During this unique time in public health history, as a society we have adapted — in many ways for the better. This includes the growth of telehealth as a delivery model of services traditionally provided within physician offices and medical centers. However, this rapid adaption of telehealth brought with it unforeseen — maybe even initially ignored for the sake of innovation — consequences, including a spike in fraud, waste, abuse, and other core healthcare compliance principles.
The federal government at the onset of the COVID-19 crisis waived many healthcare compliance rules in order to ensure individuals were able to maintain relationships with their providers. These adjustments included HIPAA security and privacy requirements, co-payments, and co-insurance rules.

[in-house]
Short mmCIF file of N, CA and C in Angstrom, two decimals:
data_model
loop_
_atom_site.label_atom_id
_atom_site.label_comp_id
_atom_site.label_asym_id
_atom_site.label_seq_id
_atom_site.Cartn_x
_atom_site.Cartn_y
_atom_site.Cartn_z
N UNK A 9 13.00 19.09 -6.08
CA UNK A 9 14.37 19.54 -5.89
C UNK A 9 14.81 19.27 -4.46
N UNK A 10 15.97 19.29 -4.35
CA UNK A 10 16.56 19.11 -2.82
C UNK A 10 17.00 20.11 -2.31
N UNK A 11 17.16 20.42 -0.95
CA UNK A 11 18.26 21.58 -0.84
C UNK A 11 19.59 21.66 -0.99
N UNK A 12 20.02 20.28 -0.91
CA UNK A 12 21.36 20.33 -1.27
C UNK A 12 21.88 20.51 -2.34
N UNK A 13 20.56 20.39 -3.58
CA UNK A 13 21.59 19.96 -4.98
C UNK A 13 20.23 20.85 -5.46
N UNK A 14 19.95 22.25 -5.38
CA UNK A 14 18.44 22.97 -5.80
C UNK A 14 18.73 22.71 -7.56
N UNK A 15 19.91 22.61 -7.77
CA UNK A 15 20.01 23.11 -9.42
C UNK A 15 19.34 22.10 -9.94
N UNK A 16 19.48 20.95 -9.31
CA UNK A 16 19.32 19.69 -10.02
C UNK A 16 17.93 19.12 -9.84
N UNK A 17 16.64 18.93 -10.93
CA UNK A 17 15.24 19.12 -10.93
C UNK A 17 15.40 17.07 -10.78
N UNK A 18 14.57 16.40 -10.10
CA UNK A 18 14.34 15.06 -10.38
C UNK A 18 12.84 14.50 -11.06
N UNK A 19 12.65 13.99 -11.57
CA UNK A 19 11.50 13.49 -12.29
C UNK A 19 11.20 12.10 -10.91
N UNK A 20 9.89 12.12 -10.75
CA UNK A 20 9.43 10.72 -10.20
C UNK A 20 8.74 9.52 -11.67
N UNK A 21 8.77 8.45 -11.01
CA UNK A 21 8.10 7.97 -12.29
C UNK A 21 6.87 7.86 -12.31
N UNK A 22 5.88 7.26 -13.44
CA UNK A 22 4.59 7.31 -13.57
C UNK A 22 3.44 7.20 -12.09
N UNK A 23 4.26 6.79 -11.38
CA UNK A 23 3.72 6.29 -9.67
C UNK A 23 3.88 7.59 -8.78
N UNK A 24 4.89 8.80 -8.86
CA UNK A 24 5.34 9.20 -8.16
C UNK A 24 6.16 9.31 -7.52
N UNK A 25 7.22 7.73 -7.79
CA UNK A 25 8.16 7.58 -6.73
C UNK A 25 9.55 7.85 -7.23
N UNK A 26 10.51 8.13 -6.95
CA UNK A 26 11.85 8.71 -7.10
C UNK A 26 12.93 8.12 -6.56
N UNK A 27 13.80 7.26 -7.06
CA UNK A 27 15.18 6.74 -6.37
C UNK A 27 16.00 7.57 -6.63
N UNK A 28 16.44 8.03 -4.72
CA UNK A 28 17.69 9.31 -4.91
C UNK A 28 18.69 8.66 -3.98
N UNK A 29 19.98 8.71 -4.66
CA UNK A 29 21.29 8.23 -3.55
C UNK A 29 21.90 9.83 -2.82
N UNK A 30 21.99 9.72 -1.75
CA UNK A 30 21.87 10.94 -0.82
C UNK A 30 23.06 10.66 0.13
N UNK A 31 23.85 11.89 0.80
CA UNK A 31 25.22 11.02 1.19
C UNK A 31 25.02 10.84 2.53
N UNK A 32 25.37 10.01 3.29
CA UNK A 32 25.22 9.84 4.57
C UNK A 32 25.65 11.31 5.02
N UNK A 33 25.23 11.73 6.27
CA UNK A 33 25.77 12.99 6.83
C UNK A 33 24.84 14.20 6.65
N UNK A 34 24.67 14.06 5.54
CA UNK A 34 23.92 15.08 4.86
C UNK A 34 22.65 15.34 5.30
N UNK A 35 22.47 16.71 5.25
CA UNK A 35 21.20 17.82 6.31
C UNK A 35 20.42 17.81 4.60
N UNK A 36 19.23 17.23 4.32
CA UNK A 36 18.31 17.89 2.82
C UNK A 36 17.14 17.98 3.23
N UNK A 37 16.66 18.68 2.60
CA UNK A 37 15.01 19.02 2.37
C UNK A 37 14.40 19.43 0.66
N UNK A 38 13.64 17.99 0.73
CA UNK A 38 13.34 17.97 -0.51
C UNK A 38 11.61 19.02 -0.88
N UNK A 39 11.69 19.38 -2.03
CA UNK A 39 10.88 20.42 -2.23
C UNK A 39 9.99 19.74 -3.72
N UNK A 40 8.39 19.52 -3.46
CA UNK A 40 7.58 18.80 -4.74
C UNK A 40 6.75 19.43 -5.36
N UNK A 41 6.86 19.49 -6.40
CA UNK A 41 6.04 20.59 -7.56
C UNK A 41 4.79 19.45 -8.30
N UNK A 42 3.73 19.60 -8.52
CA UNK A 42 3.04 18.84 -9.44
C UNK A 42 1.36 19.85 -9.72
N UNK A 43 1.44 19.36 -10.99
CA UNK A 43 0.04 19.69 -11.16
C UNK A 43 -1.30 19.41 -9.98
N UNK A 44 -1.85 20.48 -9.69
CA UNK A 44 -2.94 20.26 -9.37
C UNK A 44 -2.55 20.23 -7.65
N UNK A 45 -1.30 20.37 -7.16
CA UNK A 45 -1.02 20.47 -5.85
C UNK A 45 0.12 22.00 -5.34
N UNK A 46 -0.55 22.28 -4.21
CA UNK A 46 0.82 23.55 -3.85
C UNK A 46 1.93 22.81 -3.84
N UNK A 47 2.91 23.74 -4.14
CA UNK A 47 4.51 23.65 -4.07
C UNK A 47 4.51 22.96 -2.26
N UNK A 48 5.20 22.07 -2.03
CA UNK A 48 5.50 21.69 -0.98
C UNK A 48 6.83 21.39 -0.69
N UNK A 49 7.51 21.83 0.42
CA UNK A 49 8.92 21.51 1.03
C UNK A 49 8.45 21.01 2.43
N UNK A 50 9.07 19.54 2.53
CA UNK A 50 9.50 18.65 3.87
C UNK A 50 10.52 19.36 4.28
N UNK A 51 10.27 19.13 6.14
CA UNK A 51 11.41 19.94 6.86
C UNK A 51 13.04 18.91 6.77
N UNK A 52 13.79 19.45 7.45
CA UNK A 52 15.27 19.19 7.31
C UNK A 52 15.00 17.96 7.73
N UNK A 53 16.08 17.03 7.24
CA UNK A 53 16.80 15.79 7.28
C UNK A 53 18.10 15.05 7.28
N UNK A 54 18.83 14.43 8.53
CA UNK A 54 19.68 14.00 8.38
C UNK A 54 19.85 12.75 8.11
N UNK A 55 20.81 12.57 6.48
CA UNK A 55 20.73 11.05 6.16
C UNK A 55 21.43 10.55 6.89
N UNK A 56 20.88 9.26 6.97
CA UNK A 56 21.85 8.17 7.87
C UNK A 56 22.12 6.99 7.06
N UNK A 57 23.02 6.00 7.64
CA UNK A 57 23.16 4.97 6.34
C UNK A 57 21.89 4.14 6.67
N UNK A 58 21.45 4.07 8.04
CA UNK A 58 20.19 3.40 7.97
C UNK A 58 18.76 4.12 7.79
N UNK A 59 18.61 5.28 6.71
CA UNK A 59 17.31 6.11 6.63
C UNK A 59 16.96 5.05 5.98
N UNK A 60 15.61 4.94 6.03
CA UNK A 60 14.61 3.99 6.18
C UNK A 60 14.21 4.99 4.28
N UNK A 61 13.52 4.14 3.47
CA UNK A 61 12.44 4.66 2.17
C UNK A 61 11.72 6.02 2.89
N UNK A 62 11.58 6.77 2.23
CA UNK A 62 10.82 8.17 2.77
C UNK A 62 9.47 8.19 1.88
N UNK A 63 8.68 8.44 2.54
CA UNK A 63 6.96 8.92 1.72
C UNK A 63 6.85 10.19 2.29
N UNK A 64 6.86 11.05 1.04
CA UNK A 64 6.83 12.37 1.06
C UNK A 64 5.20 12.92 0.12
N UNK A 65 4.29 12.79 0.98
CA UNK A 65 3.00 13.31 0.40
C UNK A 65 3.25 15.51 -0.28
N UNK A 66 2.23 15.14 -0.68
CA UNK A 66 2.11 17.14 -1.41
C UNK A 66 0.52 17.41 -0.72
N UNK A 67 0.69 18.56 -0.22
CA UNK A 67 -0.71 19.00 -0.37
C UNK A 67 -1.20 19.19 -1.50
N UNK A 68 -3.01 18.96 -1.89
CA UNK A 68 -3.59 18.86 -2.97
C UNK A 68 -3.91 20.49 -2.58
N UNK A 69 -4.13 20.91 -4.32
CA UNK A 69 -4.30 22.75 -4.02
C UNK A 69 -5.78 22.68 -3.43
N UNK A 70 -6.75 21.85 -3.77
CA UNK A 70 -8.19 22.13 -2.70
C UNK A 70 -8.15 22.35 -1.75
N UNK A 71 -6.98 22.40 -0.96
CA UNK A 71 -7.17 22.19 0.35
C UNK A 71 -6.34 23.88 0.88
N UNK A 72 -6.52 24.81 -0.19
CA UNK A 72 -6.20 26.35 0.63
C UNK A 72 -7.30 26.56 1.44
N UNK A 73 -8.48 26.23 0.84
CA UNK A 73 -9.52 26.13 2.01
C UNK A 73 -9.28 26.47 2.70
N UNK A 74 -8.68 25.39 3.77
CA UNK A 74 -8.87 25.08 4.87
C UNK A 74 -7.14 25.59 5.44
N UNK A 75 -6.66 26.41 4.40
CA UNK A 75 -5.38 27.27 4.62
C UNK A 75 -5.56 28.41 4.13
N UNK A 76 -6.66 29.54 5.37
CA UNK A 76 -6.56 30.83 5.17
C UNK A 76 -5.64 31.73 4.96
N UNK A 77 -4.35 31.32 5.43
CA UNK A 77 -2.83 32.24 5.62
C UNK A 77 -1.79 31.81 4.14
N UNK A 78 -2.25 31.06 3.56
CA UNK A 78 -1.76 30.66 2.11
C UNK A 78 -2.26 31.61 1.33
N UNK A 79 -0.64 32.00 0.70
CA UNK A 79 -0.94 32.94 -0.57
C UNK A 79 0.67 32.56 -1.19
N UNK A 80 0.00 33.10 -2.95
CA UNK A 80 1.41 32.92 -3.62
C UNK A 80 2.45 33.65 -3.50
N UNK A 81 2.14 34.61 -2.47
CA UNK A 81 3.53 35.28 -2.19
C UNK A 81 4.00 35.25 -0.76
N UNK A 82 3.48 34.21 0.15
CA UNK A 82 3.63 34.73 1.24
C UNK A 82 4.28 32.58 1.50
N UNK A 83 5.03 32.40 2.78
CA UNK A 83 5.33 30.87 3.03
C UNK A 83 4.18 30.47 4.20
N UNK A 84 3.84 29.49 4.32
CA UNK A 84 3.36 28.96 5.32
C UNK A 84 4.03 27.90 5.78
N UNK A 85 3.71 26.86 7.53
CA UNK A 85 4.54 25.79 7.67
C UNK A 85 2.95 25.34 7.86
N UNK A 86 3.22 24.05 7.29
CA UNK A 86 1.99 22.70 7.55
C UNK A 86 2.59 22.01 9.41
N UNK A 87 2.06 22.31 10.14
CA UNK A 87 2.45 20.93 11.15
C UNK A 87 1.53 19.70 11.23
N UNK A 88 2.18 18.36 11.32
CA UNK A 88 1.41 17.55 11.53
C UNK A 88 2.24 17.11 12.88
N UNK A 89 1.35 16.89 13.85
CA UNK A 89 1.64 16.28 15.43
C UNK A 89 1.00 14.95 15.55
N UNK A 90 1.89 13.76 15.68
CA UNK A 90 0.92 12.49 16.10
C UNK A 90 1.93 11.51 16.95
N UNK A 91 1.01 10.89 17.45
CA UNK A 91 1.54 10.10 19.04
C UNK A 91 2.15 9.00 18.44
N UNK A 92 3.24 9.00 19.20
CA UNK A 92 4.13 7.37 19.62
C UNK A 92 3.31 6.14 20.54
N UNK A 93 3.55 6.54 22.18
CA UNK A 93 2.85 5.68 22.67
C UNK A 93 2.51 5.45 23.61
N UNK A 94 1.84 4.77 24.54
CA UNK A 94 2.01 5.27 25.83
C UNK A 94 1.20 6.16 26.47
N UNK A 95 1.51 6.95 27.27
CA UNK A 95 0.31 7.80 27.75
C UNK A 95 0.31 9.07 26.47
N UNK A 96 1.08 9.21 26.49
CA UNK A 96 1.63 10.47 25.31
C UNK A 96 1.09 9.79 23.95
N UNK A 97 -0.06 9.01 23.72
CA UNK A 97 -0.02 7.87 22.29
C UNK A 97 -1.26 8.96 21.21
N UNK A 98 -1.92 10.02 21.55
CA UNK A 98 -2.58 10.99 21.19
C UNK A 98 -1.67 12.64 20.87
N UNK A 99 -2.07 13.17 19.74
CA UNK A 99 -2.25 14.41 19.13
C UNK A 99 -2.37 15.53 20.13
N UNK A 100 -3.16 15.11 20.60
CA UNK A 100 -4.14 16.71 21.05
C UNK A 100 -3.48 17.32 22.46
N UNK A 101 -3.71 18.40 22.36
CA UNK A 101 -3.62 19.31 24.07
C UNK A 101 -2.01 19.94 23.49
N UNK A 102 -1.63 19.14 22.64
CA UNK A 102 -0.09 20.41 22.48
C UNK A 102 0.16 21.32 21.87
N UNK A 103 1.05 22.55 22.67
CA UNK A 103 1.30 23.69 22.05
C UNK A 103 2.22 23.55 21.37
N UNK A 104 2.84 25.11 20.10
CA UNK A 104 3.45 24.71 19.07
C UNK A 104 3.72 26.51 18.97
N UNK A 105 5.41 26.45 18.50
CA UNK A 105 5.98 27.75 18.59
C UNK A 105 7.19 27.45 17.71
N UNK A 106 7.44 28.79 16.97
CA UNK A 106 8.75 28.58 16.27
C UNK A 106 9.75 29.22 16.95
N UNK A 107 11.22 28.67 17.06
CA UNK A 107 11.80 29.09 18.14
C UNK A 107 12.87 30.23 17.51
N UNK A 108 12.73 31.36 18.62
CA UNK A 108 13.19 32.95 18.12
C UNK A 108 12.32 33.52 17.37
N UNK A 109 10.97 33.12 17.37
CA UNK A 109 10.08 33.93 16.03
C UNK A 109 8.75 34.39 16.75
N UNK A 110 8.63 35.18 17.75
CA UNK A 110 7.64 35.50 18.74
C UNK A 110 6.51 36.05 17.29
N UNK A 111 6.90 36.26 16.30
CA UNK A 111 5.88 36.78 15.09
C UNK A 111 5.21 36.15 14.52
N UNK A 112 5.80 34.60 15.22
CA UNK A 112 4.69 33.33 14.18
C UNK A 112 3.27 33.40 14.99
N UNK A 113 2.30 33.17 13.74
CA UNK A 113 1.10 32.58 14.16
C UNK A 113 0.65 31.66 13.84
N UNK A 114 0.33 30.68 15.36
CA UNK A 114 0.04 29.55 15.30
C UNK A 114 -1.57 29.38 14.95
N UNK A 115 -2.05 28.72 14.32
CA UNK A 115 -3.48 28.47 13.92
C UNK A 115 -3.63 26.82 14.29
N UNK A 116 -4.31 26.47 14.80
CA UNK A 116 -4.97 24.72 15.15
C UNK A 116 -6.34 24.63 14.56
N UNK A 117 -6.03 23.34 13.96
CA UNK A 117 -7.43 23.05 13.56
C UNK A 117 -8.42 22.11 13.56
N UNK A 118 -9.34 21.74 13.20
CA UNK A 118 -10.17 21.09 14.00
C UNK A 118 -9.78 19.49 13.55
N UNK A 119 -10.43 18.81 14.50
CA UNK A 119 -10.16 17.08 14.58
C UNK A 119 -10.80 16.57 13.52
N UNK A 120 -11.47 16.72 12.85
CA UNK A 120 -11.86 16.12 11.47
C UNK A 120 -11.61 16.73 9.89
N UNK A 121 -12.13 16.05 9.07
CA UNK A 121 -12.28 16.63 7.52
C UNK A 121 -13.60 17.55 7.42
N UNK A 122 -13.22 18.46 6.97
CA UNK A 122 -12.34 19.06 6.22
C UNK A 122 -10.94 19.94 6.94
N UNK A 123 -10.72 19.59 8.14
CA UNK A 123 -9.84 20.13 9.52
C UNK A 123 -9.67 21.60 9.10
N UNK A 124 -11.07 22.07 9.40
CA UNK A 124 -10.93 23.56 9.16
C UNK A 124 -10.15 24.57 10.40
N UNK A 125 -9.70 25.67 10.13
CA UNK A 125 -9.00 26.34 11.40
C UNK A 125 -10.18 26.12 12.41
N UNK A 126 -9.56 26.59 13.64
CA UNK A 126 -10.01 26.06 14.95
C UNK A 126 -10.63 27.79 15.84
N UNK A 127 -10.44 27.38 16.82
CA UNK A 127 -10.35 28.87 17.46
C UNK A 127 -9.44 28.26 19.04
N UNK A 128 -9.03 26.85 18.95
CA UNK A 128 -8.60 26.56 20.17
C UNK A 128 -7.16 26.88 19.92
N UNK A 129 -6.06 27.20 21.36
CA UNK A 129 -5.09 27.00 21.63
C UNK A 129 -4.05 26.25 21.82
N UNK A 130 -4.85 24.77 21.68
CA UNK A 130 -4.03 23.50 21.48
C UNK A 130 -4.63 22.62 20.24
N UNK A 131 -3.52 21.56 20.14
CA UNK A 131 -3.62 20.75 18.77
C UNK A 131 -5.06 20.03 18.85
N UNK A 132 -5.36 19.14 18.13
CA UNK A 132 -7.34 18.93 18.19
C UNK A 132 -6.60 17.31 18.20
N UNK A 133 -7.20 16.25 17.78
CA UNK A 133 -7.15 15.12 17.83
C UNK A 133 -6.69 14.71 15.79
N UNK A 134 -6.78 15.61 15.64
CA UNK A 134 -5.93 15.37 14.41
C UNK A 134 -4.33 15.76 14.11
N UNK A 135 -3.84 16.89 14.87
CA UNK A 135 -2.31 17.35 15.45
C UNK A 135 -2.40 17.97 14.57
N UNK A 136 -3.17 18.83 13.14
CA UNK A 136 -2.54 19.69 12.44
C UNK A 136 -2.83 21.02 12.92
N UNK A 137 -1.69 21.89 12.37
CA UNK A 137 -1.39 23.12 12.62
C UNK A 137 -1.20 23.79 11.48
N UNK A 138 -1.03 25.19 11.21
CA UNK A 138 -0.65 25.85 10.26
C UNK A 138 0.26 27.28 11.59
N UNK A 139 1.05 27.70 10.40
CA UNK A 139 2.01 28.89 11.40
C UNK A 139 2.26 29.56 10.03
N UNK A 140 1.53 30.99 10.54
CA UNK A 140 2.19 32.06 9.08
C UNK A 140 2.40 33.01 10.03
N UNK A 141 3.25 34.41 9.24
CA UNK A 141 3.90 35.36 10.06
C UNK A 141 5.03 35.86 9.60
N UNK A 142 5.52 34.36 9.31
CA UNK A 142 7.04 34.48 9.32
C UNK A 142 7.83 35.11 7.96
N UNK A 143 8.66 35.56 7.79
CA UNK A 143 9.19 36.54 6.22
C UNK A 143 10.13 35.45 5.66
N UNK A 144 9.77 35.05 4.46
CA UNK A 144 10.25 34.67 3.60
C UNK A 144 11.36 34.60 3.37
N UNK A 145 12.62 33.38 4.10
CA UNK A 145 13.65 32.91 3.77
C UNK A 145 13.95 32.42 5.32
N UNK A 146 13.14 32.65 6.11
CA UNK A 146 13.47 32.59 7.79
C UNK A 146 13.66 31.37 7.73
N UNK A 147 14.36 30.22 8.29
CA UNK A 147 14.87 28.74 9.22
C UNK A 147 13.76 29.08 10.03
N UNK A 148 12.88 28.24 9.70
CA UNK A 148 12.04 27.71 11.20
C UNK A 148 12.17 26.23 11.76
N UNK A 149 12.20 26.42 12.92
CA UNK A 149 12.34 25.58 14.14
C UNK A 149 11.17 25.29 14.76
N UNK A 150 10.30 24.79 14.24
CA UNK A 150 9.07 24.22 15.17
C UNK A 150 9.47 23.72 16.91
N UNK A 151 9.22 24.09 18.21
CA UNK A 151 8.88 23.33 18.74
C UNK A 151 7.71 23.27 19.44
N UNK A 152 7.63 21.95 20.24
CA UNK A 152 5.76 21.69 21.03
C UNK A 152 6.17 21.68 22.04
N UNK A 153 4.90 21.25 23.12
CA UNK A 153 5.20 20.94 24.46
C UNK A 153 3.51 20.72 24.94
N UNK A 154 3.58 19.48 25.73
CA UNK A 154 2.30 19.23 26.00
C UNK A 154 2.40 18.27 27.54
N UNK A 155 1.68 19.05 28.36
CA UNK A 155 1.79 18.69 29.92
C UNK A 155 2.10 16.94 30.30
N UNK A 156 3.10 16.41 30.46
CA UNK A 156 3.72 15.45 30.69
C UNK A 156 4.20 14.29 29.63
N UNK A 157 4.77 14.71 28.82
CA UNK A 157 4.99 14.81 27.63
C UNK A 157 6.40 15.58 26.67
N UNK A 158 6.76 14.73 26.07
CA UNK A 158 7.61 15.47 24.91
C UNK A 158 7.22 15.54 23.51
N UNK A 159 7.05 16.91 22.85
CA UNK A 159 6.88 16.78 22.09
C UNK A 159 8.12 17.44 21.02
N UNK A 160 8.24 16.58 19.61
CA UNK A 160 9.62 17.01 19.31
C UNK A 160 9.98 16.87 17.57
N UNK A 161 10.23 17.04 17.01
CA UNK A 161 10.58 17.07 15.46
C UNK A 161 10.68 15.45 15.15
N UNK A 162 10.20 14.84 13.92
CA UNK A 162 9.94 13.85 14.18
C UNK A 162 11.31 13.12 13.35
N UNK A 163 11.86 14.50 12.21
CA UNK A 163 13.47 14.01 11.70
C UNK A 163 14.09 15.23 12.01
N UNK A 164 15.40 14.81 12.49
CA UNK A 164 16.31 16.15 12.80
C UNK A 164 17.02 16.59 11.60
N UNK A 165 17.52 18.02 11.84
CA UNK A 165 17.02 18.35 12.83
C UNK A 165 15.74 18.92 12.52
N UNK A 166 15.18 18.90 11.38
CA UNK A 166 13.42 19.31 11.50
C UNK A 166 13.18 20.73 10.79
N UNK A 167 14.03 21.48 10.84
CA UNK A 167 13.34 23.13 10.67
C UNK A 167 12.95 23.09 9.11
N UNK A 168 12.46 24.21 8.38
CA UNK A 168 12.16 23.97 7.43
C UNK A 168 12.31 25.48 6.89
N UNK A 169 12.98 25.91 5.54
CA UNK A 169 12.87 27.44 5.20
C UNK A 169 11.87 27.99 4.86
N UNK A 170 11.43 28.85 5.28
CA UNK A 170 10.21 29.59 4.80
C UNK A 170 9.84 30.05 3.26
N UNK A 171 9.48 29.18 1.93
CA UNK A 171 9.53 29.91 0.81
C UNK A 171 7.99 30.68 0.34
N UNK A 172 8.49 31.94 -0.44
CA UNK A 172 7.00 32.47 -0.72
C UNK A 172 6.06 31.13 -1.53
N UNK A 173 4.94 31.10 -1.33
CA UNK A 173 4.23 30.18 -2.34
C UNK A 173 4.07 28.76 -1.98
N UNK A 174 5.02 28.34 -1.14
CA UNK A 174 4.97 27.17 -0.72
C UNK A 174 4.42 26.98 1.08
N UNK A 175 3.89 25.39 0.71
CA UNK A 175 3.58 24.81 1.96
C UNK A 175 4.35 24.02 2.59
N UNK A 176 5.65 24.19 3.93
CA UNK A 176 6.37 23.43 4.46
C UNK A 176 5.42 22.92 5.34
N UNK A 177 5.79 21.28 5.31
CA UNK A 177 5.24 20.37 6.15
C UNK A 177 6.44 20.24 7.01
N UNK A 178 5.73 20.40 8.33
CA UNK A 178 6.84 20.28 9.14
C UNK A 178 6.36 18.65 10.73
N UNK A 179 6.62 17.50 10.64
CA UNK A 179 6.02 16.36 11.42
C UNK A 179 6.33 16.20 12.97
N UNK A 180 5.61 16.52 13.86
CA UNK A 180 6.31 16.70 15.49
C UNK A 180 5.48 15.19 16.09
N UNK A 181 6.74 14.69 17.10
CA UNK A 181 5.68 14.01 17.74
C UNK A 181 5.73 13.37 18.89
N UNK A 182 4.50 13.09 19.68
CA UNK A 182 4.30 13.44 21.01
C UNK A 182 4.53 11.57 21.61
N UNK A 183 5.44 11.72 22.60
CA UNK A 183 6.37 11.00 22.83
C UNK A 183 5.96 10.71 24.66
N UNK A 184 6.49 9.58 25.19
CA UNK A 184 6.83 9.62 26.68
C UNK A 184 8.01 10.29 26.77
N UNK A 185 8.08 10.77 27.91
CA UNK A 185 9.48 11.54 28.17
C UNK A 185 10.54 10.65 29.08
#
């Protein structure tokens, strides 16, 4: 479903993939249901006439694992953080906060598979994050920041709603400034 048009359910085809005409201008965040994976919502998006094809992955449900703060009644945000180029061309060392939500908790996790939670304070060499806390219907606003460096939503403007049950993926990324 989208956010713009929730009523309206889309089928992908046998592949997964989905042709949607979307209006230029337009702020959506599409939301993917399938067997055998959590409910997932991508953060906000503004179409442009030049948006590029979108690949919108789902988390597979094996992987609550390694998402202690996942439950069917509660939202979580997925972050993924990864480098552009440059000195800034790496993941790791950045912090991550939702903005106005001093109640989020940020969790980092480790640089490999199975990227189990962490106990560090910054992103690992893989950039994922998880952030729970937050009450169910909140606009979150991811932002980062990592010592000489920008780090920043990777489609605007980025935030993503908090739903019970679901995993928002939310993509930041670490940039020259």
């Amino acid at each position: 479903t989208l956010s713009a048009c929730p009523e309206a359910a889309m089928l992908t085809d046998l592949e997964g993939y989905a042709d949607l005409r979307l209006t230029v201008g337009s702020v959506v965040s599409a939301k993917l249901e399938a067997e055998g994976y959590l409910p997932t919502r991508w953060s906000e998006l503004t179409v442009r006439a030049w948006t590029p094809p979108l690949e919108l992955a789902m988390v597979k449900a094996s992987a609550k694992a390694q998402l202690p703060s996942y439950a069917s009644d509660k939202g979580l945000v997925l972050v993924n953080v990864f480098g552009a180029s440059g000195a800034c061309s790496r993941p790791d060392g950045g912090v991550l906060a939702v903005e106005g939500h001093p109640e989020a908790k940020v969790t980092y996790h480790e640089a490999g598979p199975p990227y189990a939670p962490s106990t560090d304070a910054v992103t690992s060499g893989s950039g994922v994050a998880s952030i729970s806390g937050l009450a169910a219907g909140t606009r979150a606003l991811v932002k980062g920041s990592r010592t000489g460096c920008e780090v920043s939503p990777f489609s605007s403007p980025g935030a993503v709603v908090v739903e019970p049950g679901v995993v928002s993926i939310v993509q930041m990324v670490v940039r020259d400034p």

However, many other federal and state compliance rules that dictate the delivery of healthcare are still as relevant as ever. If they are not followed, an organization or healthcare provider will stand to lose big — not just in monetary figures, but also damage to the brand and the provider’s ability to serve as healthcare professional in the future.
Then there’s the issue of individuals getting involved in setting up the organizations. Yes, partnerships in the healthcare and tech arenas can develop into tremendous advancements. But it’s important for those without an understanding of the healthcare regulatory environment to receive counsel on the laws and regulations that dictate how they and their companies can provide services to patients — whether those are covered by government insurance, commercial payors, or private pay.
Telehealth corporate operations that do not implement a compliance structure for the healthcare regulatory environment — which controls everything from hiring to reimbursement — is a major red flag for investors and anyone who works for the organization.